Gold Rush Aftermath pt. VII

Vet checking Esko after Gold Rush Run

This is Part 7 out of 8 in a series of lessons learned from our first medium distance sleddog race. To start from the beginning, click here.

During the race, I think I had almost every dog in the lead at some point or another. It was quickly becoming evident, that our training had not been sufficient. On our way back, before the last, steep uphill section to climb to the top of Jorpulipää hill (200 meters of vertical), Remu wore himself out, having worked the whole day in the wheel in soft snow, and had to be bagged into the sledge.

My team was thus just 7 seven dogs strong for the last, hardest part of the heat, and I had to work hard myself, too, to push the sledge with one big stud in it to the top of the hill. My veteran dogs were showing the distance passed, but all the dogs were making me proud. Every shortcoming in the team was mine alone to take responsibility, I cannot pass any of it to my team, who with limited training and various amounts of experience crossed the finish line after the first day, coming in 15th out of 20 teams.

Lesson learned: It is not evident which of the dogs is doing the most work. Remu had shown no signs of fatigue before he went lame. Quite simply: he had given all he had to give.

At the finish line, I informed the judges that I had one dog in the bag and was instructed to consult the vet. He checked Remu and said there was nothing serious, he was just worn out. While he was around, he took a look at the other dogs and noticed that Esko had a limp, too, and his ankle was swollen. We were instructed to keep an eye out and consider the dogs’ condition in the morning.

The next morning, back in Sodankylä, I did a quick inventory of the dogs. Our veterans Chaika and Skoda were showing clear signs of fatigue and were quite stiff. Esko was still limping, and while I could not see any symptoms in Remu, I was still worried about his ability to perform. Altogether half of my time was in a condition less than ideal.

I made the call to DNS for the second day. My objective for this season was to successfully participate in a medium distance race and get the experience of a solid performance. I think we achieved that. A lot of lessons to be learned, but that was expected.

Click here to read part 8 – the Conclusion!

Gold Rush Aftermath pt. VI

Taking a break during Gold Rush Run 2018

This is Part 6 out of 8 in a series of lessons learned from our first medium distance sleddog race. To start from the beginning, click here.

Once on our way, the team was working really well. It was just an absolute privilege to get to see the Huskies working in what I can only consider as their natural environment, doing the work their ancestors have been doing for thousands of years and countless generations. Stunning!

As we started last, pretty soon we started catching up with some other teams. I lost track of events at some point, but we were passing teams on the left and the right, being passed from both sides, meeting returning teams head-on on a single width trail, and at one point even coming across a returning team head-on while passing an LD team on the same, single width track!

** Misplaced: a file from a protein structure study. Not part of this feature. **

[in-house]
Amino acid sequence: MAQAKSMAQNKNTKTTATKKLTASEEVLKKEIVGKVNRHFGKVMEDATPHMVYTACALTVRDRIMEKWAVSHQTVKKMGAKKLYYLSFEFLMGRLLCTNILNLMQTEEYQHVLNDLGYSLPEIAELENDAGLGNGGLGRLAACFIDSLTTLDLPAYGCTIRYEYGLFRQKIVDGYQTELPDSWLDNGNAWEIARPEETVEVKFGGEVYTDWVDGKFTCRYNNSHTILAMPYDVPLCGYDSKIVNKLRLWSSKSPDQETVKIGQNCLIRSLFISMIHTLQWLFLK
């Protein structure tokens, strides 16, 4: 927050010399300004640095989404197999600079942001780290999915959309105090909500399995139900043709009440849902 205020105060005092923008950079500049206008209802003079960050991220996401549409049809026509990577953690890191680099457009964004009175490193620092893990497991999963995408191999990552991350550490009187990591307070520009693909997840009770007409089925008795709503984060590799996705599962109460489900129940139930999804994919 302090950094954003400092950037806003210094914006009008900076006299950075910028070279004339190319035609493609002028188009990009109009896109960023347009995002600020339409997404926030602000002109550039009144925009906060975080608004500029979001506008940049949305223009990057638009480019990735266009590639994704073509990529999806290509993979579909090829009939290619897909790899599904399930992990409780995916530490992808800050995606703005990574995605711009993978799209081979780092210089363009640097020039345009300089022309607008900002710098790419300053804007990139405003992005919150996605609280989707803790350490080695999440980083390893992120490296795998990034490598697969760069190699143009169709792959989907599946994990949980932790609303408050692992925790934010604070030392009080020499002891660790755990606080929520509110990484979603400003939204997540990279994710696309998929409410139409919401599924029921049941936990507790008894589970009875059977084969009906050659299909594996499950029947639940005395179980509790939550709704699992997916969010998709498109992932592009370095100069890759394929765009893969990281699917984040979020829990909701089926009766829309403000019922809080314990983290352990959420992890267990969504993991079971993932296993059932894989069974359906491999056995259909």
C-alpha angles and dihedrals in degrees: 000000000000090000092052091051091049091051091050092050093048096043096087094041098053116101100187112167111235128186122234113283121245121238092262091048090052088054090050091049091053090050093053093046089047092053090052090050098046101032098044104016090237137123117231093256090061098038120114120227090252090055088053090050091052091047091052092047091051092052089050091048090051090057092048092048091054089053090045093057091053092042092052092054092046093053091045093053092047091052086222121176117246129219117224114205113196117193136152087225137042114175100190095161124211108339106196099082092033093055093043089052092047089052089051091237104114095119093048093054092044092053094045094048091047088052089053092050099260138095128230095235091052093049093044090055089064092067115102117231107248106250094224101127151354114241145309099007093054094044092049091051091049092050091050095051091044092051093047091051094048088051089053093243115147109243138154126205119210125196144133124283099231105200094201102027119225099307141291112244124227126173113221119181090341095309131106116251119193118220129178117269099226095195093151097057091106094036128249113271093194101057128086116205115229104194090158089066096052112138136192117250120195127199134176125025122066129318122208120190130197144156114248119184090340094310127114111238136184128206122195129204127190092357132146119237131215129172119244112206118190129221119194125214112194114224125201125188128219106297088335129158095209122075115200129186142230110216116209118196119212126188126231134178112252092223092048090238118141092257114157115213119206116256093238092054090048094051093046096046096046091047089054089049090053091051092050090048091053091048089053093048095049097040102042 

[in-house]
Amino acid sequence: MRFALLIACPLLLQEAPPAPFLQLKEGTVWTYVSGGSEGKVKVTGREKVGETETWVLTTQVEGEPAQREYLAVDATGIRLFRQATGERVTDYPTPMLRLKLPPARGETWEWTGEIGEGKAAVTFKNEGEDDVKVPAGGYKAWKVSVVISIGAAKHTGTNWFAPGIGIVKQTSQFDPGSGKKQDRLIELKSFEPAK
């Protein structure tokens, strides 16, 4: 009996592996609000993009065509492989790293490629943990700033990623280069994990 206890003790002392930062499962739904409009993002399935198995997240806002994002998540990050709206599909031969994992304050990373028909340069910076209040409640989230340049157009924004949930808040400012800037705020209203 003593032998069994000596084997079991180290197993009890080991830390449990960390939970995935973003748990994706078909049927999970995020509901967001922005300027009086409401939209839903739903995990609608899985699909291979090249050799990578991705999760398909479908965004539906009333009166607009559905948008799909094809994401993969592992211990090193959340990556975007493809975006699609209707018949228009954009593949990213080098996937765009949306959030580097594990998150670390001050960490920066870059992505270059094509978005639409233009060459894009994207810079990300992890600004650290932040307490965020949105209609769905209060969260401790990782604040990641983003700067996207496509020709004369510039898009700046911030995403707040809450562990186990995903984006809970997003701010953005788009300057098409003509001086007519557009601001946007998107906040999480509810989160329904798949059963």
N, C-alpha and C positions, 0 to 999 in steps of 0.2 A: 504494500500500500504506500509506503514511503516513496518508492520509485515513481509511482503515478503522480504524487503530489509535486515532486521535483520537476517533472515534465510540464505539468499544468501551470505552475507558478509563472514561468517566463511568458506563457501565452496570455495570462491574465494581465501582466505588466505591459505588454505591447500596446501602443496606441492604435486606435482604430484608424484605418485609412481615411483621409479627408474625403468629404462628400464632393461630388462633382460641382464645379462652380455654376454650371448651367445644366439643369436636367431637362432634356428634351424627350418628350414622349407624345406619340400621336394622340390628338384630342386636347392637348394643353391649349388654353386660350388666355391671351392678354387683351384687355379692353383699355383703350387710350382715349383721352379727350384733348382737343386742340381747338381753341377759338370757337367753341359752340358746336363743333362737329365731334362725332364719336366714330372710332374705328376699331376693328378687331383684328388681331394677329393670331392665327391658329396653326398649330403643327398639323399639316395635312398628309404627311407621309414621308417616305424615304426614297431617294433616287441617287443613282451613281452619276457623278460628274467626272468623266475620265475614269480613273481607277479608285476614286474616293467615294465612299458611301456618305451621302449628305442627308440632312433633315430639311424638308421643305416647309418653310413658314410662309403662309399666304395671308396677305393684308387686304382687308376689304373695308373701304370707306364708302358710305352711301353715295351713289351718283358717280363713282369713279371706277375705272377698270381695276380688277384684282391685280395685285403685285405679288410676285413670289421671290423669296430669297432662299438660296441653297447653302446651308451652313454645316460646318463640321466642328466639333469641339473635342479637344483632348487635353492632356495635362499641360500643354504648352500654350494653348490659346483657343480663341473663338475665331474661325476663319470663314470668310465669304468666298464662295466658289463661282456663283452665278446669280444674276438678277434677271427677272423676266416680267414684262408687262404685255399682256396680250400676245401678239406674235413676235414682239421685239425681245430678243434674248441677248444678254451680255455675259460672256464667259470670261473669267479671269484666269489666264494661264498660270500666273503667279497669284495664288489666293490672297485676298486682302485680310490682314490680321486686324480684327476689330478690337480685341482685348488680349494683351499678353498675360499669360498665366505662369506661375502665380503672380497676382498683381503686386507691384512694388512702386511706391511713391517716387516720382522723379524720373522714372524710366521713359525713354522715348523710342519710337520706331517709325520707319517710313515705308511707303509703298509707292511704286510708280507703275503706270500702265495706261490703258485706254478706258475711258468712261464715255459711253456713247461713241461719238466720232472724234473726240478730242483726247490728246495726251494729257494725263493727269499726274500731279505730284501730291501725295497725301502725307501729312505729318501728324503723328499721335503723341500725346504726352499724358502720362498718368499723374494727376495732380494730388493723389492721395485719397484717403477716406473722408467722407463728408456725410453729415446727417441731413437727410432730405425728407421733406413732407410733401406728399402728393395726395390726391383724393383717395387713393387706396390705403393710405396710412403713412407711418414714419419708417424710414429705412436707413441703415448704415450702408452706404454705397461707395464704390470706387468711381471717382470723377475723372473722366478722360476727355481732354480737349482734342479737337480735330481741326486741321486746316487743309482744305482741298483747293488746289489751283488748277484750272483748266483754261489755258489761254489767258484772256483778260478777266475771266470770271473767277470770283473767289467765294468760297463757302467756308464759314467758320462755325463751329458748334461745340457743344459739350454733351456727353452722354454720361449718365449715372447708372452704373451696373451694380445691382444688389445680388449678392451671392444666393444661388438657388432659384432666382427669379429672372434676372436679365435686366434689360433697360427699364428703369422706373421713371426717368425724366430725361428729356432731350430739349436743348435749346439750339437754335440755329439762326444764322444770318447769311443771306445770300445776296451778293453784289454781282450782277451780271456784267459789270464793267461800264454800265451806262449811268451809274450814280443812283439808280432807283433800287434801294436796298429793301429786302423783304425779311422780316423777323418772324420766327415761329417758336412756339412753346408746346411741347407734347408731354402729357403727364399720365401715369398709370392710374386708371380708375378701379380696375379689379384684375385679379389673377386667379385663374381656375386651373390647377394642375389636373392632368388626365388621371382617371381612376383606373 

Lesson learned: For a race like this, you need to prepare for every conceivable event. At the end of the day, it boils down to your lead dogs, and their ability to keep it together. 

I am super proud to say that our dogs managed these rendezvouses without incident. Initially, I had Chaika and Skoda in the lead, as originally planned. At some point. Chaika started losing speed, as was expected, he is starting to show his age. This was also a conscious decision I made before the start, to use Chaika in the lead in the start, to help keep the speed down early in the race.

To continue reading, click here. Next lesson is about assessing the dogs' performance during and after the race. 

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From Safari Dog to Coach Dog

I recently wrote a brief update when travelling up North to Rovaniemi to pick up Skoda, a veteran safari dog from Bearhill Huskies. Time for an update!

As reported, her name is Skoda, and she is a very experienced safari dog. She is not young anymore, but our sports training is relatively easy going, compared to full-time professional safari work. We hope that we can give her a nice, active retirement home, and in return, we hope that she, along with her brother Chaika (who joined our team in the summer), can depart some of the wisdom built up during their working years.

When I was at the Bearhill’s kennel, Vallu (co-owner of the safari) noticed that Skoda had a lump in her chest, about the size of a walnut. We agreed that I would take her to the vet and get it checked out. Bearhill’s agreed to pick up the bill for the operation.

Once down South, I contacted Omaeläinklinikka in Lohja. I took Skoda for a check-up and since the lump seemed to be mobile (and thus less likely to be life-threatening), we decided to go for a direct approach and scheduled a date for removal. Last week she was operated and the lump, along with two smaller ones were removed. Everything went well in the operation.

She is now recovering. She spent the first five days indoors and is now back in the kennel. There is no sign of infection and next week it will be time to remove the stitches. By end of the month, she is scheduled to be back in training with the rest of the pack!

I would like to promote this type of adoption, especially for less experienced sleddog sports amateurs; give a home to an experienced, professional sleddog. From my personal experience working with Chaika and Skoda (we got a few training runs done before the operation), I can promise you that the dogs can teach you things you would never pick-up from a book. And your other dogs will benefit immensely from having two experienced dogs in the lead, working as intended, to learn from!